Photo by Gavin CarltonIf there's a classic work of literature in need of goosing, it's Alice in Wonderland. Lewis Carroll's 19th-century children's tale—rife with such veddy-veddy English events as tea parties and croquet games—really doesn't hold up well among suburban American kids raised on video games, vert ramps and Truly Tasteless Jokes. In the 137 years since it was first published, there have been scores of reworkings, satirizations and blasphemizations of Alice. Now comes Gavin Carlton, who adapted and directed this amped-up version at Stages, transforming Carroll's sweet, pure, innocent, virginal little Alice into a Robitussin-chugging, Ecstasy-popping, Catholic-school-going, rave-hopping lesbo freak. Awesome! Carlton's keenest coup: tapping into rave culture, since raves (particularly the annual Nocturnal Wonderland massives) have been forever borrowing Carroll's characters and imagery in the form of everything from stage names and dcor to costumes and flier art. And so the rabbit hole into which Alice falls turns out to be the name of a graffiti-plastered rave club, and the Mad Tea Party—hosted not by the Mad Hatter, but the Mad Rapper—goes off atop a gargantuan speaker that would give your average drum-and-basshead a stiffie. Carlton contemporizes the tale in other witty ways. The White Rabbit becomes Rabbit, Alice's schoolmate girlfriend, who's upset in the beginning because Alice is afraid to proclaim their love publicly, which forms the basis of the very loose queer-positive, be-happy-with-who-you-are plot (naturally, Alice is out and proud by the end. Alice falling through the closet door? Not quite, but close). The hookah-smoking Caterpillar becomes a frat dude named Pillar, who sucks away on a big-ass bong. The Mock Turtle is a pompous, black-clad coffeehouse poet. The White Knight is a bum straddling a hobby horse. Tweedledee and Tweedledum become a pair of bumbling cops. The croquet match becomes a round of miniature golf (which isn't really modern enough—why not an intense PlayStation tourney instead?). And there's the one constant that this and all versions of Alice must share: there are fucking drugs everywhere!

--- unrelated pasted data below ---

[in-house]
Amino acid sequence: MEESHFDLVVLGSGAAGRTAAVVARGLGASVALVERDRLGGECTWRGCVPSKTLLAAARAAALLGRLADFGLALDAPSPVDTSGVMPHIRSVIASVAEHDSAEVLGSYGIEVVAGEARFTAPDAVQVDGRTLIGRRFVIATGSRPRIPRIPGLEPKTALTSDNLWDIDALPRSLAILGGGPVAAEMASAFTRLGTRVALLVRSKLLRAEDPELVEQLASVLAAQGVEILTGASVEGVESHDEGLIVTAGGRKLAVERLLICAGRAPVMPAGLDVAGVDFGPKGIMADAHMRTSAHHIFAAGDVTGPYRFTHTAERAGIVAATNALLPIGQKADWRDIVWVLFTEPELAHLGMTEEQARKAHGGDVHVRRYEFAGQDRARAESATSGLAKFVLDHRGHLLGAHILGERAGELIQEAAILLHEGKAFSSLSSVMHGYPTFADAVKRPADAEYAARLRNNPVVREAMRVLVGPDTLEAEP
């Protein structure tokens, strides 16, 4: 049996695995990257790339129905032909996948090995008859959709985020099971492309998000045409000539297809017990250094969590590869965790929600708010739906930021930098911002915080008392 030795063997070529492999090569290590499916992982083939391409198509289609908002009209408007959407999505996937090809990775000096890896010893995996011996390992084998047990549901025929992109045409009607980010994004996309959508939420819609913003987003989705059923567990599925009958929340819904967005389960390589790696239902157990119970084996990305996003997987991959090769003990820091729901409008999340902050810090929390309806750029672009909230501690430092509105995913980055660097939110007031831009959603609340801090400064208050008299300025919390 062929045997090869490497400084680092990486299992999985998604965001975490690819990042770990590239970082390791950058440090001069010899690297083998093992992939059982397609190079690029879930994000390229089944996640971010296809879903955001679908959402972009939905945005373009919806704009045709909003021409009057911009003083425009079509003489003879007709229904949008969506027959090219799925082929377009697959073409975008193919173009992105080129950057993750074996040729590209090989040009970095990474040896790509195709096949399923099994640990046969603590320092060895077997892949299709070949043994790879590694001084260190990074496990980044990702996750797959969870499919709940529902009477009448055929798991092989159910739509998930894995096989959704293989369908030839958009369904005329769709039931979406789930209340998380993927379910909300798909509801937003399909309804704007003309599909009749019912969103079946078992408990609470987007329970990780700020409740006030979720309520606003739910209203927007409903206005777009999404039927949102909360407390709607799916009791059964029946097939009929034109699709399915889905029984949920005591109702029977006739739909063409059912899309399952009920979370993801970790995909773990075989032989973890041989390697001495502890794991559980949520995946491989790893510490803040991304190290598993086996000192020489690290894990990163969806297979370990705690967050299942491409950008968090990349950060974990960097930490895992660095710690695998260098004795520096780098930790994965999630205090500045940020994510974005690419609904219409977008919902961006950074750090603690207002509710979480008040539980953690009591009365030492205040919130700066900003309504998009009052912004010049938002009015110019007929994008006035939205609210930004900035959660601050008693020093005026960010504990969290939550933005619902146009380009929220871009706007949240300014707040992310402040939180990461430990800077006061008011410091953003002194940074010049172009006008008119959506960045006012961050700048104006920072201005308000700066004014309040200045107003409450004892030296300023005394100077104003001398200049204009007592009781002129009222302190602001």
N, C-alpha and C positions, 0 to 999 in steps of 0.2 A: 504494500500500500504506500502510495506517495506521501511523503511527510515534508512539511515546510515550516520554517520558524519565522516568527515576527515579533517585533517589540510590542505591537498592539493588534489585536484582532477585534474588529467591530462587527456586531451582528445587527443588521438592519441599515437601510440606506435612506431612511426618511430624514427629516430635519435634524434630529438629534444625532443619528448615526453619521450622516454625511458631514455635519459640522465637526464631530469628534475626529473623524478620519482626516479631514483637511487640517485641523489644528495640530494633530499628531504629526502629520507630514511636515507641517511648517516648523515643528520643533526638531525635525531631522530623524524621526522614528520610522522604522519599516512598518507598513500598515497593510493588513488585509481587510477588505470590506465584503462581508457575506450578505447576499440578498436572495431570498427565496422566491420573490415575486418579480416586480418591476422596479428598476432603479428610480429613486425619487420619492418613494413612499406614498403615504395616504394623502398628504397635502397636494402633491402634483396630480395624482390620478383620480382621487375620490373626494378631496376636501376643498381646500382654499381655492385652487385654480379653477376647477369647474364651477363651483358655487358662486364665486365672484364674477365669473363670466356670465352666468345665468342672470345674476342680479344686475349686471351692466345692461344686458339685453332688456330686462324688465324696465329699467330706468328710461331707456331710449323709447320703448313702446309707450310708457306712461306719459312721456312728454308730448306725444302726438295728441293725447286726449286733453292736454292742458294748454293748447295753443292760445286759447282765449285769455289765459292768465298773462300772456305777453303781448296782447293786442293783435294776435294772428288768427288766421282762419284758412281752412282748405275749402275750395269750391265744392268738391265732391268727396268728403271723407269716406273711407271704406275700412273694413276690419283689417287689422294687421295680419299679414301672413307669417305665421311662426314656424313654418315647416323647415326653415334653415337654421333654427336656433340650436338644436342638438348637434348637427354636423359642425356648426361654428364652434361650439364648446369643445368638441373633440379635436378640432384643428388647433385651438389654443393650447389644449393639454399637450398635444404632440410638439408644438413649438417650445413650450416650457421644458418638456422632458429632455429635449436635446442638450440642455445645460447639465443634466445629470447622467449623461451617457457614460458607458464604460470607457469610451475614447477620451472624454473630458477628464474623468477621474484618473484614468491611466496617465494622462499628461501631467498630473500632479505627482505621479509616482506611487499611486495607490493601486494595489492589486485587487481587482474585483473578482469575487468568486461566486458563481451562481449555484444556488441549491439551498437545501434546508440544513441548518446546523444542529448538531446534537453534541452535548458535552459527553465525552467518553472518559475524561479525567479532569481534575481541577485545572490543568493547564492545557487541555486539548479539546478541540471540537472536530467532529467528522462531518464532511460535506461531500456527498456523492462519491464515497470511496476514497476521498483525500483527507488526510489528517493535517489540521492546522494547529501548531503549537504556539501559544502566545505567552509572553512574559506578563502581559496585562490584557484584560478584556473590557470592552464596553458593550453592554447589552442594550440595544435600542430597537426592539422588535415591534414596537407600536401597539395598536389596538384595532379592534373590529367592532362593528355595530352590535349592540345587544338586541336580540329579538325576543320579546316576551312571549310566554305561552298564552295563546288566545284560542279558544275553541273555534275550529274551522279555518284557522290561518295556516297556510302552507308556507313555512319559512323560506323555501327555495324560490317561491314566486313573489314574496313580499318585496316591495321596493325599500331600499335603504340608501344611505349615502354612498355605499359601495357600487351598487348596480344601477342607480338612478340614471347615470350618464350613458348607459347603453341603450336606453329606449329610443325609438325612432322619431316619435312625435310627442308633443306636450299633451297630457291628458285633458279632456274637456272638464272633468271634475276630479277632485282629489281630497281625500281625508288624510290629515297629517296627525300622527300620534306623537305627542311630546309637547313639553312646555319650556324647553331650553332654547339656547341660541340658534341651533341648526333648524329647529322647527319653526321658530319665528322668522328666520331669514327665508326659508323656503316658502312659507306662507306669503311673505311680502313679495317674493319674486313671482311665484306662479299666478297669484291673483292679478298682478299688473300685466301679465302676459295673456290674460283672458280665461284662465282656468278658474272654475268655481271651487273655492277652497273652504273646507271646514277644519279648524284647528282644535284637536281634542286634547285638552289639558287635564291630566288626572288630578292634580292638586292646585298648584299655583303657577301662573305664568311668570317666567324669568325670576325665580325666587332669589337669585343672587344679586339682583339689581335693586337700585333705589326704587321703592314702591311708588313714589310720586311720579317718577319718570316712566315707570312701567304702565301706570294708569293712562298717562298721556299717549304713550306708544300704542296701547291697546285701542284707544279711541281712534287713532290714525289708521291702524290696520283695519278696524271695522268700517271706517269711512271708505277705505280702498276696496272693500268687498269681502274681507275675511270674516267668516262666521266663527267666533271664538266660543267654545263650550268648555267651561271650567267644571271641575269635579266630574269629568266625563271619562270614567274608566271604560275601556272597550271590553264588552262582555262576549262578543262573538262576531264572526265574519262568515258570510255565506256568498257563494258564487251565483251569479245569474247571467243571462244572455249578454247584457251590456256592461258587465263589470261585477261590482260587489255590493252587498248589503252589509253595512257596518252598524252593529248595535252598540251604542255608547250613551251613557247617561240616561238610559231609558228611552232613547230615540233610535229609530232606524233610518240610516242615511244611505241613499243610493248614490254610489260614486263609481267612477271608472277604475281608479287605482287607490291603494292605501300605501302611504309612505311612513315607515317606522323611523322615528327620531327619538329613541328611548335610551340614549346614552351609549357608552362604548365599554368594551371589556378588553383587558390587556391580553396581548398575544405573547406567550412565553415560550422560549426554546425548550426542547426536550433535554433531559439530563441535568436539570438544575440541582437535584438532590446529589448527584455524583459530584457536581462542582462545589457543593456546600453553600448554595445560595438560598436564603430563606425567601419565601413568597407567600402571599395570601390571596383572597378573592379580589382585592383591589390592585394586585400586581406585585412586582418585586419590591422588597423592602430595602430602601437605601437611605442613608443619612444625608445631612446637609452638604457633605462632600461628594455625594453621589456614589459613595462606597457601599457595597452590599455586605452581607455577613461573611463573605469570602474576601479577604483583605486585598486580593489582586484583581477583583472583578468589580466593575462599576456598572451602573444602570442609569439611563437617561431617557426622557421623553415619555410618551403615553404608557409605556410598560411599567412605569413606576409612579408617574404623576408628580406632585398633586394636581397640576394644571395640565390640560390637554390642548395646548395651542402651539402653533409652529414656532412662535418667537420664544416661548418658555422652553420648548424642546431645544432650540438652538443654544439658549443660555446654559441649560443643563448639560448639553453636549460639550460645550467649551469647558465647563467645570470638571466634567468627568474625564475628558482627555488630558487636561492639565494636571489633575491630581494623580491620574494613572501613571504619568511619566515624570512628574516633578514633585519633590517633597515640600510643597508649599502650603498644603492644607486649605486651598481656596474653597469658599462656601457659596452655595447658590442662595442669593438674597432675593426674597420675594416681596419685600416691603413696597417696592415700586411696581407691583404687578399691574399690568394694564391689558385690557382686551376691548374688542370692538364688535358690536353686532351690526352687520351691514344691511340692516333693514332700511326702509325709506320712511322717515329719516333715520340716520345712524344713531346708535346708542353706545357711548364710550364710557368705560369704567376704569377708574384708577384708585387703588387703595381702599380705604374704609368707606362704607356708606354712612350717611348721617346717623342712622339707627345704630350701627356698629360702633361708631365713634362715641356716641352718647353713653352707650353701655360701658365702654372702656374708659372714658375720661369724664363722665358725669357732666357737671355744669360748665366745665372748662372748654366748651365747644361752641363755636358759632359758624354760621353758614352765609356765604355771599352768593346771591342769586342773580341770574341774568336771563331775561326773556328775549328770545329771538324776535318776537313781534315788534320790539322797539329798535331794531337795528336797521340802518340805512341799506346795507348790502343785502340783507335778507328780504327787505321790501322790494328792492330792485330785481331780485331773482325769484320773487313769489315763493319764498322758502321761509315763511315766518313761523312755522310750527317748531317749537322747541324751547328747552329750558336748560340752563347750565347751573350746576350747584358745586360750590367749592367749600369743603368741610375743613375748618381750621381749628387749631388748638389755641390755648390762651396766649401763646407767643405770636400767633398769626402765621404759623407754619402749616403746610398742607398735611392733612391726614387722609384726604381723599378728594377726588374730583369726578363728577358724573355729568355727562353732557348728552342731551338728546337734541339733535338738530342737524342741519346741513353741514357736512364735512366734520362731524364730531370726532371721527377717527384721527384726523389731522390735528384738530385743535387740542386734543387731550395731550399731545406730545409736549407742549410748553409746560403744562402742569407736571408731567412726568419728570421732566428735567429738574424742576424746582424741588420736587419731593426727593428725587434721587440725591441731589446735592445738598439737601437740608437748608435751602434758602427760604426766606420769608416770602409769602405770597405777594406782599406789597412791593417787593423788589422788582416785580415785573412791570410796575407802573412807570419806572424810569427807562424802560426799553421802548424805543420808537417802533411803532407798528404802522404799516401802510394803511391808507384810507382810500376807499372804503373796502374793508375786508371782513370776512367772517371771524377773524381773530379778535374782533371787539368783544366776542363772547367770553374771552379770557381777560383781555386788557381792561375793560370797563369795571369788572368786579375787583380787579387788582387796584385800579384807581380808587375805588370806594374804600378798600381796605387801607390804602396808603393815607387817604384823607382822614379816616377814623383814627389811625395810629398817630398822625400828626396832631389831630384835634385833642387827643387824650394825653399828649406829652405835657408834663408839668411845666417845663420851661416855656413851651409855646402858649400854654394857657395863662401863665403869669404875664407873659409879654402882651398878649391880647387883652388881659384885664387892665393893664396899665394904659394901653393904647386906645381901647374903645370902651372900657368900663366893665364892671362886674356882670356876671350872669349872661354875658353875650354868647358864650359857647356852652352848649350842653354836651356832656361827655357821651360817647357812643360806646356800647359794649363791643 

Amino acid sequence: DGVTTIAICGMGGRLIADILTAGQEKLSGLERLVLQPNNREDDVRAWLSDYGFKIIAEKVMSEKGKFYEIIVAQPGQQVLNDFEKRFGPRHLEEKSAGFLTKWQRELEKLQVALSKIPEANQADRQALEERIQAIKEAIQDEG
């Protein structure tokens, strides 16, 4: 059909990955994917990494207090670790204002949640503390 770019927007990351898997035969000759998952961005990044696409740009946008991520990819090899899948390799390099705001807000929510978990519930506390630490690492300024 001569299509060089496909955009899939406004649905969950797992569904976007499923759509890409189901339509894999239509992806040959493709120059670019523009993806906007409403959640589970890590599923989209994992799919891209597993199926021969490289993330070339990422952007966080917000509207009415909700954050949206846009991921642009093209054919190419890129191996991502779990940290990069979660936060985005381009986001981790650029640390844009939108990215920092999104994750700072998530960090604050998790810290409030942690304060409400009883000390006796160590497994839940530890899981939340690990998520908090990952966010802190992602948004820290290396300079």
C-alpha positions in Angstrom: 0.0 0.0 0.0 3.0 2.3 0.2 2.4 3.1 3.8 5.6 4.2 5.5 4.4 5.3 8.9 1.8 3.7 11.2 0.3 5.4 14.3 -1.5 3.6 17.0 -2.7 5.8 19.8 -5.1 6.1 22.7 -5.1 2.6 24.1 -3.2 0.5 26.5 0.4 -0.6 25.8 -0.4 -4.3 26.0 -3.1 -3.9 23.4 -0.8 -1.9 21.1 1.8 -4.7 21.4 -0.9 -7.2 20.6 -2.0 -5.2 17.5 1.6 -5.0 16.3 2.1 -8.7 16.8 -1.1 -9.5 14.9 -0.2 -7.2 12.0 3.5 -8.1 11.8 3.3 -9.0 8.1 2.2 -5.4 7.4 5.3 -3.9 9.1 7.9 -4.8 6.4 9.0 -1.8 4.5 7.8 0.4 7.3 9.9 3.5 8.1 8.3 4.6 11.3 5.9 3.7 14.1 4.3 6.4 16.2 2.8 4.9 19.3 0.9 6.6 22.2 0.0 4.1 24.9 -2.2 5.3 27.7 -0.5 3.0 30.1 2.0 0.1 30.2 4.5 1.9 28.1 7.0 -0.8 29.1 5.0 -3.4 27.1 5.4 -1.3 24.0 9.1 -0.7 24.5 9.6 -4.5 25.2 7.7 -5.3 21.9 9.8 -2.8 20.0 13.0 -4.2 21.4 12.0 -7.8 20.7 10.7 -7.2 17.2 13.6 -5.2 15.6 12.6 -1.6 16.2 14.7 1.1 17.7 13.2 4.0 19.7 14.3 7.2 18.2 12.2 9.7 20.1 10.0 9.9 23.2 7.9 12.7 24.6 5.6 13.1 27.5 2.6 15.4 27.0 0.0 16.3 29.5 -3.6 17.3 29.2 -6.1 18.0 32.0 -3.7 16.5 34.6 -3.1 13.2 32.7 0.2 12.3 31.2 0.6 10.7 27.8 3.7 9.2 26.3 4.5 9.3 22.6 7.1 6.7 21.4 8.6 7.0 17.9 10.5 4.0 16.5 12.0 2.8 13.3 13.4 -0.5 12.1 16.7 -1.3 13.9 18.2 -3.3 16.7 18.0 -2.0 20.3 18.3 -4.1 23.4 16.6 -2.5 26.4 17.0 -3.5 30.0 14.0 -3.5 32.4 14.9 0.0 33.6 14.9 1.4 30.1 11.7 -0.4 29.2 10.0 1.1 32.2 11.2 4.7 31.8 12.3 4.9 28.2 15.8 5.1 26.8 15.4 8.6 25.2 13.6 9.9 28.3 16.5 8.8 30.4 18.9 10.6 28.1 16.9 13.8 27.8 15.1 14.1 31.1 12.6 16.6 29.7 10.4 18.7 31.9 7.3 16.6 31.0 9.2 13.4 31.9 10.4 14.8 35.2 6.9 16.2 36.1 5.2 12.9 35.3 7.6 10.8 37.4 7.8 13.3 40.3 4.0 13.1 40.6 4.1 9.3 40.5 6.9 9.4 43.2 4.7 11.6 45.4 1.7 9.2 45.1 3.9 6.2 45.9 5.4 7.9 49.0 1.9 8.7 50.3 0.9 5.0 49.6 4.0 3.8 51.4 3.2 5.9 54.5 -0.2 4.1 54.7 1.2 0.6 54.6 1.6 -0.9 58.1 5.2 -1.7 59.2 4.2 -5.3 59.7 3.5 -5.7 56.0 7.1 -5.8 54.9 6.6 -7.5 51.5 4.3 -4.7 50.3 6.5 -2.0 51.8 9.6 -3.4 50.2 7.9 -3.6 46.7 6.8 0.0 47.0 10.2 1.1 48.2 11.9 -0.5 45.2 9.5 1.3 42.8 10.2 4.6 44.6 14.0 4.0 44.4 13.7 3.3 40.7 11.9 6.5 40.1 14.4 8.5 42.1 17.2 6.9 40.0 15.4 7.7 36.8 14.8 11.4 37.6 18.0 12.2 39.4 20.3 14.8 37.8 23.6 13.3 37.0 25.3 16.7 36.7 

As they ought to with a delicious romp like this, the cast has a great time with the material, even though it often feels so fast-paced that you sometimes wonder if those are pretend medicinals everybody's chawing down on. Best is Tracy Perdue in the lead, whose Alice comes off brilliantly—if there's a category for Obnoxious, Giggly Twat Portrayals at the next OC Weekly theater awards, start carving her name on the trophy. It's waaay over-the-top, but so's everything else about Alice.
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Alice at Stages Theatre, 400 E. Commonwealth, Fullerton, (714) 525-4484; www.stagesentertainment.com. Fri.-Sat., 8 p.m.; Sun., 5 p.m. Through June 15. $12-$15.